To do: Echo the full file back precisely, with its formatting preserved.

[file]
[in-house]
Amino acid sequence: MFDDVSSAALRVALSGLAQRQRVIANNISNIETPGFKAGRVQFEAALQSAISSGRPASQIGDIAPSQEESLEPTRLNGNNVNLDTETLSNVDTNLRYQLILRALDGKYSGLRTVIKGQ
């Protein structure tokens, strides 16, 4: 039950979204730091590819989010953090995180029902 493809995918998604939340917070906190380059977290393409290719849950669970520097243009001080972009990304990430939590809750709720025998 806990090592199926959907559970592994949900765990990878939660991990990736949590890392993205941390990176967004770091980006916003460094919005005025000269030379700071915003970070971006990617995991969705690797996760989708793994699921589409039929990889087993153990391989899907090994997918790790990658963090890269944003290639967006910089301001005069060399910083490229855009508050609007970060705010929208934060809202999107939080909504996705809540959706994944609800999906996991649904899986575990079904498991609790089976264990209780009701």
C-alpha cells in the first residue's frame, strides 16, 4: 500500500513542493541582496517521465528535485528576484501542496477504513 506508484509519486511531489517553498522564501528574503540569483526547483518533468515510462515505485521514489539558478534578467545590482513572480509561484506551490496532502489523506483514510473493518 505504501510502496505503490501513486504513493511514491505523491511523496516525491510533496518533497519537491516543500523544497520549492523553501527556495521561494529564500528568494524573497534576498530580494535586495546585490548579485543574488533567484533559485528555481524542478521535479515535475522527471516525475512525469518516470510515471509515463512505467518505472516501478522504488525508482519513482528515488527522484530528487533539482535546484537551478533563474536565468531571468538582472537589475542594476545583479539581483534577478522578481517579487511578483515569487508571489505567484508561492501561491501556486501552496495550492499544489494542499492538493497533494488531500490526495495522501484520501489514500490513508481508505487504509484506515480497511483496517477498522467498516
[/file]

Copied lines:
[in-house]
Amino acid sequence: MFDDVSSAALRVALSGLAQRQRVIANNISNIETPGFKAGRVQFEAALQSAISSGRPASQIGDIAPSQEESLEPTRLNGNNVNLDTETLSNVDTNLRYQLILRALDGKYSGLRTVIKGQ
């Protein structure tokens, strides 16, 4: 039950979204730091590819989010953090995180029902 493809995918998604939340917070906190380059977290393409290719849950669970520097243009001080972009990304990430939590809750709720025998 806990090592199926959907559970592994949900765990990878939660991990990736949590890392993205941390990176967004770091980006916003460094919005005025000269030379700071915003970070971006990617995991969705690797996760989708793994699921589409039929990889087993153990391989899907090994997918790790990658963090890269944003290639967006910089301001005069060399910083490229855009508050609007970060705010929208934060809202999107939080909504996705809540959706994944609800999906996991649904899986575990079904498991609790089976264990209780009701």
C-alpha cells in the first residue's frame, strides 16, 4: 500500500513542493541582496517521465528535485528576484501542496477504513 506508484509519486511531489517553498522564501528574503540569483526547483518533468515510462515505485521514489539558478534578467545590482513572480509561484506551490496532502489523506483514510473493518 505504501510502496505503490501513486504513493511514491505523491511523496516525491510533496518533497519537491516543500523544497520549492523553501527556495521561494529564500528568494524573497534576498530580494535586495546585490548579485543574488533567484533559485528555481524542478521535479515535475522527471516525475512525469518516470510515471509515463512505467518505472516501478522504488525508482519513482528515488527522484530528487533539482535546484537551478533563474536565468531571468538582472537589475542594476545583479539581483534577478522578481517579487511578483515569487508571489505567484508561492501561491501556486501552496495550492499544489494542499492538493497533494488531500490526495495522501484520501489514500490513508481508505487504509484506515480497511483496517477498522467498516